Forum for Science, Industry and Business

Sponsored by:     3M 
Search our Site:

 

Humans have three times more brown body fat

01.03.2017

Compared to white fat, brown body fat burns through energy at an extraordinary rate. However, until now the proportion of brown fat in humans was thought to be quite small. Now a study conducted by researchers at the Technical University of Munich (TUM) has shown: The quantity of brown fat in humans is three times greater than previously known. As a consequence, new obesity and diabetes drugs that activate brown adipose tissue are expected to be more effective.

For the study, published in the Journal of Nuclear Medicine, nearly 3,000 PET scans of 1644 patients were analyzed. PET is an acronym for positron emission tomography, a method widely used in oncology. PET scans enable the visualization of metabolic activity in the body. Since a tumor often has a different energy metabolism to healthy tissue, PET scans can be used to demonstrate the presence of metastases.


The two scientists Tobias Fromme (l.) and Carlos Gerngross revealed that some persons have an easier time activating their brown fat, or even have more of it.

Photo: TUM/ Astrid Eckert

“A byproduct of PET scans is that they allow us to see active brown adipose tissue,” according to Dr Tobias Fromme from the Else-Kröner-Fresenius Center at the Technical University of Munich — “brown adipose tissue absorbs lots of sugar, and we can observe this activity through the scans.” For example, it is conceivable that a drug could reduce excessive blood sugar levels in diabetics by increasing the activity of the brown fat.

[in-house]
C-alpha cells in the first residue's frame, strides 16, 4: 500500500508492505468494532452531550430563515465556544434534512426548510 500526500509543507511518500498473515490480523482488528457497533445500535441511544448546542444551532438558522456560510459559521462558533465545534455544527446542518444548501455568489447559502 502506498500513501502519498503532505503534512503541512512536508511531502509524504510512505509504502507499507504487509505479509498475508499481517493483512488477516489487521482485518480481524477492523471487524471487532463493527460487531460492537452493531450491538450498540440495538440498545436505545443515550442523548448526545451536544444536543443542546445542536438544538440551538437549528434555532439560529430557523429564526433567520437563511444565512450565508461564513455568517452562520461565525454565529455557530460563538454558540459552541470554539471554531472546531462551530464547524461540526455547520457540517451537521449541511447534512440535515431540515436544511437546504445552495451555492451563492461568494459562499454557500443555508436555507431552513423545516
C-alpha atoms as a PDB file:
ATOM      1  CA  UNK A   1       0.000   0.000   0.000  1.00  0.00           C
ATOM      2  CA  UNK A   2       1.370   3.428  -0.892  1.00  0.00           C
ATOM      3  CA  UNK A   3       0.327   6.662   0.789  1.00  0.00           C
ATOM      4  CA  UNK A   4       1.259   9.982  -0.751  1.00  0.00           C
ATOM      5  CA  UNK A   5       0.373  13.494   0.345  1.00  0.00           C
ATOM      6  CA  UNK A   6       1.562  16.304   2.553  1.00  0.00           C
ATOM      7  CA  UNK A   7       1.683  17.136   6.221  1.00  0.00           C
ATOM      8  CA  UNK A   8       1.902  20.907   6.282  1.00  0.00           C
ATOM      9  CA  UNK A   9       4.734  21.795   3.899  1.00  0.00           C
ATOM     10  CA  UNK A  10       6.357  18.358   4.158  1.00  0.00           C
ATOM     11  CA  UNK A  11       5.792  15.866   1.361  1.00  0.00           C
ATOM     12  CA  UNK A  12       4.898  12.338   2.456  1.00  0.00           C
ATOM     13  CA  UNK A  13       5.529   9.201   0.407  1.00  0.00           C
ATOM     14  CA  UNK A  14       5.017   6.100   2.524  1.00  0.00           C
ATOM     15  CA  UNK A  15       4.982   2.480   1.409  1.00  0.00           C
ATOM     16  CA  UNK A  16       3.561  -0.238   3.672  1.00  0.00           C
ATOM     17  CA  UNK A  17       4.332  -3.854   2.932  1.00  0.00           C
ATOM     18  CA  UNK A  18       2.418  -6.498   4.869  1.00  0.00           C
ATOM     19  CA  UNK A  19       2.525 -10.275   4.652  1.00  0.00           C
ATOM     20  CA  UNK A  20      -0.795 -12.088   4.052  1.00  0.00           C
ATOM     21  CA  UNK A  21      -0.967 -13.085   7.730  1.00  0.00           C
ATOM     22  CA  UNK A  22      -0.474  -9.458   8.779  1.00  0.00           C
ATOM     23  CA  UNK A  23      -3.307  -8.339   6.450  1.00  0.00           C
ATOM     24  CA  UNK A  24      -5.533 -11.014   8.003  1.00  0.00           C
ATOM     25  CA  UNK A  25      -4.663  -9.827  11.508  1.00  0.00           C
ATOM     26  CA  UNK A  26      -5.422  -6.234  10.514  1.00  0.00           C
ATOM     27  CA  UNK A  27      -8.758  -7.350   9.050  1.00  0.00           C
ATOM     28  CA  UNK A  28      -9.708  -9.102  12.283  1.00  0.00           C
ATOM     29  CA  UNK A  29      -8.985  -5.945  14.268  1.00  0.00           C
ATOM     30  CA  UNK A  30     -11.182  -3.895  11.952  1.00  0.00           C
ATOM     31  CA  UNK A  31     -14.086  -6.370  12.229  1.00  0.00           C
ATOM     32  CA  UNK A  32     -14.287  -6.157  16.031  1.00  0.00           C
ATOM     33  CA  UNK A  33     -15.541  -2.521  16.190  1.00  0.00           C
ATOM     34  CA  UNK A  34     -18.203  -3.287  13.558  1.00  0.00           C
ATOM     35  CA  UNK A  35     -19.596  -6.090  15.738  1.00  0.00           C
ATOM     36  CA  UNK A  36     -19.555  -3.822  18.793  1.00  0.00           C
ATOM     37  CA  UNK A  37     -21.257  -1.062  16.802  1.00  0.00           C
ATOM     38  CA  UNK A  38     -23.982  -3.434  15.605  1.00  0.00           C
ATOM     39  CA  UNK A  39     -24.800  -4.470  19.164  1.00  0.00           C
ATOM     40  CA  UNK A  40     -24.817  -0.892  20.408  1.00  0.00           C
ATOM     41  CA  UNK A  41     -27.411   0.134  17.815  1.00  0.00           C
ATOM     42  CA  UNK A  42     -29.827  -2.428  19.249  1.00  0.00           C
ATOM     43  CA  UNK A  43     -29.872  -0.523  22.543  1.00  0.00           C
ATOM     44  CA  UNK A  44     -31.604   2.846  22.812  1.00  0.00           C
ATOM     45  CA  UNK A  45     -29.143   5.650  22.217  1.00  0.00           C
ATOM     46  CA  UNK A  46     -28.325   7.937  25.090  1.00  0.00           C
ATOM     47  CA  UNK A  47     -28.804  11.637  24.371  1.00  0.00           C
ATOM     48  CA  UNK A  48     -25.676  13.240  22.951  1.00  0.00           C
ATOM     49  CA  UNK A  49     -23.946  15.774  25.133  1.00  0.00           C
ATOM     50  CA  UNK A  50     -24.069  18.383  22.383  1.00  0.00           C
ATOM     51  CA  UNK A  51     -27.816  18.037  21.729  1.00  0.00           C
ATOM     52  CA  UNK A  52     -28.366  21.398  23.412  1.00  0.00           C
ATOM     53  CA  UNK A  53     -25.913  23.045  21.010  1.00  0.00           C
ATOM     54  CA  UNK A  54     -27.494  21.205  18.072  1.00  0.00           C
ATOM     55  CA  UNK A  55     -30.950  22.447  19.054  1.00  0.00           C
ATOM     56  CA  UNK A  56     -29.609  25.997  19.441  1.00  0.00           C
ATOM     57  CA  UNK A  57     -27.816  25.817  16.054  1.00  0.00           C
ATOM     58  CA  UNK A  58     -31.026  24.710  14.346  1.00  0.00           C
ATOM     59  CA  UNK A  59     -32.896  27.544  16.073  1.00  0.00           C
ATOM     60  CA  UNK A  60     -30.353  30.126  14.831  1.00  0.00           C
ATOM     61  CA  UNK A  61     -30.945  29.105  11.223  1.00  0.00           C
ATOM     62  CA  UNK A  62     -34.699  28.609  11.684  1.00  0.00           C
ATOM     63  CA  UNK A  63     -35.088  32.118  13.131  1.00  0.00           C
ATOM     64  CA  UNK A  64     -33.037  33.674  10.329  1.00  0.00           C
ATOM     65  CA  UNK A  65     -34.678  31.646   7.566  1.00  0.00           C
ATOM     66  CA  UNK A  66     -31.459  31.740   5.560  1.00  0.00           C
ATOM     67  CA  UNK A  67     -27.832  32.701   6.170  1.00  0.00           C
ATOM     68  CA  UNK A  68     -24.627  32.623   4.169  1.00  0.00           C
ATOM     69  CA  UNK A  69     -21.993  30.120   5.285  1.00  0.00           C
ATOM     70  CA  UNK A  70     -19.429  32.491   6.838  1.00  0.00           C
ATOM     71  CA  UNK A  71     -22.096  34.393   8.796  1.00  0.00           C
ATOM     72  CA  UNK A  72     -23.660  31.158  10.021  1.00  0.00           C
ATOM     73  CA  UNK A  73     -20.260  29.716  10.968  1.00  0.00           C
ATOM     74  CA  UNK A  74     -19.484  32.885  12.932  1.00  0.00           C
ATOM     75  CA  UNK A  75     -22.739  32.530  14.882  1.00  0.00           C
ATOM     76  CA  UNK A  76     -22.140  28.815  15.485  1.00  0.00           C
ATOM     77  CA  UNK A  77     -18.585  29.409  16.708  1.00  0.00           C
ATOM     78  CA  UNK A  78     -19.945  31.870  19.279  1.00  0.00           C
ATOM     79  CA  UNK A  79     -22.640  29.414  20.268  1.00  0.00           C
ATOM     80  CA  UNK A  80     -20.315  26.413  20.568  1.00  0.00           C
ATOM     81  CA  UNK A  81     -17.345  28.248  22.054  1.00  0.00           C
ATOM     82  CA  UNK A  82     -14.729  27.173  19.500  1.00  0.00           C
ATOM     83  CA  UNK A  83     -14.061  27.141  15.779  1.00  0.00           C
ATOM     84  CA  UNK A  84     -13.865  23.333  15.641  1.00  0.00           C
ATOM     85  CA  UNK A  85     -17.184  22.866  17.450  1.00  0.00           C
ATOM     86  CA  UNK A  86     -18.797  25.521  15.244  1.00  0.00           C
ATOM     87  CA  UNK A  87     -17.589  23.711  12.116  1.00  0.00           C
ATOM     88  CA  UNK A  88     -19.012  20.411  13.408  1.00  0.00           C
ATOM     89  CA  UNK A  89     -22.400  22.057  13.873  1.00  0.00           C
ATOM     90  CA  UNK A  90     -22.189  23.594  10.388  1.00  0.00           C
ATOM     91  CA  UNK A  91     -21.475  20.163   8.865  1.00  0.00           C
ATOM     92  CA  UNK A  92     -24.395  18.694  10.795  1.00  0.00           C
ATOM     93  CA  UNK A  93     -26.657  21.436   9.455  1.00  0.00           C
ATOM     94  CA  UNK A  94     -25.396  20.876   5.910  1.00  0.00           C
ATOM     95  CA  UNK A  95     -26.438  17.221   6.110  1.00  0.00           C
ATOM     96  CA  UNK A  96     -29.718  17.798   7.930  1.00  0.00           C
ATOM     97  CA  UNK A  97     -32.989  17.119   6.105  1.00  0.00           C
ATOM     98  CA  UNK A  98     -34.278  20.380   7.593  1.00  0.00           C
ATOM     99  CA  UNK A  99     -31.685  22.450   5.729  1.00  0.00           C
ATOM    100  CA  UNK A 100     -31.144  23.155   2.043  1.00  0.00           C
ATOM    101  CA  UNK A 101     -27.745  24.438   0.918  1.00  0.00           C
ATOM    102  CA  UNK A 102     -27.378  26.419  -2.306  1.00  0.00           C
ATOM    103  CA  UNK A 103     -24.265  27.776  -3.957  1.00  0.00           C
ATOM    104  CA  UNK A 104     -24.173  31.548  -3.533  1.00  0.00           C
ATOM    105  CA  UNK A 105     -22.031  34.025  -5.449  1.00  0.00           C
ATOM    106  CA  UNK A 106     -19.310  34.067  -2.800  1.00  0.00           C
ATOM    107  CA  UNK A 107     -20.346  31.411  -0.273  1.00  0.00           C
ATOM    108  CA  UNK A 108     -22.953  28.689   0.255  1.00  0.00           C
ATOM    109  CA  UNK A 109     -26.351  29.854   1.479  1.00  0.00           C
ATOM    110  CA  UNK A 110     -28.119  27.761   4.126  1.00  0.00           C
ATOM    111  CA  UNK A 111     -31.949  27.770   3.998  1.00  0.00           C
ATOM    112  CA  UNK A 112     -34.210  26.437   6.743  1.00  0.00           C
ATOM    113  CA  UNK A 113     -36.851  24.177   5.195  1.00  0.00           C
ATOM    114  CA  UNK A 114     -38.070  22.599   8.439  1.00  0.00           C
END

Similarly, it is conceivable that patients with obesity could use the high rate of energy combustion through brown fat to melt away their excess weight — at least to a certain extent. “In any event, the outlook for the efficacy of drugs in brown adipose tissue can be adjusted upwards,” said the researcher.

Some people activate brown body fat more than others

The analysis of the PET scans also revealed that some groups of persons have an easier time activating their brown fat than others, or even have more of it in the first place. As several previous studies have already shown, women more frequently have active brown fat than men. Similarly, thinner and younger persons have larger proportions of brown fat. Furthermore, brown fat does not react with the same level of activity in overweight individuals or in the elderly. “However, active brown fat occurs with far greater frequency in about five percent of patients than in the general population,” said Fromme — “in these patients, 50% of the scans showed these active fatty tissue proportions.”

The researcher suggested that this may point to a possible explanation for the phenomenon that some persons seem to gain weight after only one extra piece of cake, while others can gorge on sweets without gaining at all — different body weights despite having the same diet. “Ultimately, with medication that activates brown adipose tissue, we must anticipate that some groups of people are likely to benefit from an additional activation of brown fat more than others,” the author of the study explained. “So far, we don’t know the causes for a particular individual to have especially active brown fat.”

A newly discovered factor may prove key to solving this riddle: The researchers showed for the first time that brown fat activity is affected by a variable known as creatinine clearance, which is related to renal function. “Further basic research is still needed,” said Fromme” — but one hypothesis is that there may be signaling substances that affect both brown fat and the kidneys.”

Publication:

Carlos Gerngroß, Johanna Schretter, Martin Klingenspor, Markus Schwaiger and Tobias Fromme: Active brown fat during 18FDG-PET/CT imaging defines a patient group with characteristic traits and an in-creased probability of brown fat redirection, Journal of Nuclear Medicine 01/2017. DOI: 10.2967/jnumed.116.183988

Contact:
Technical University of Munich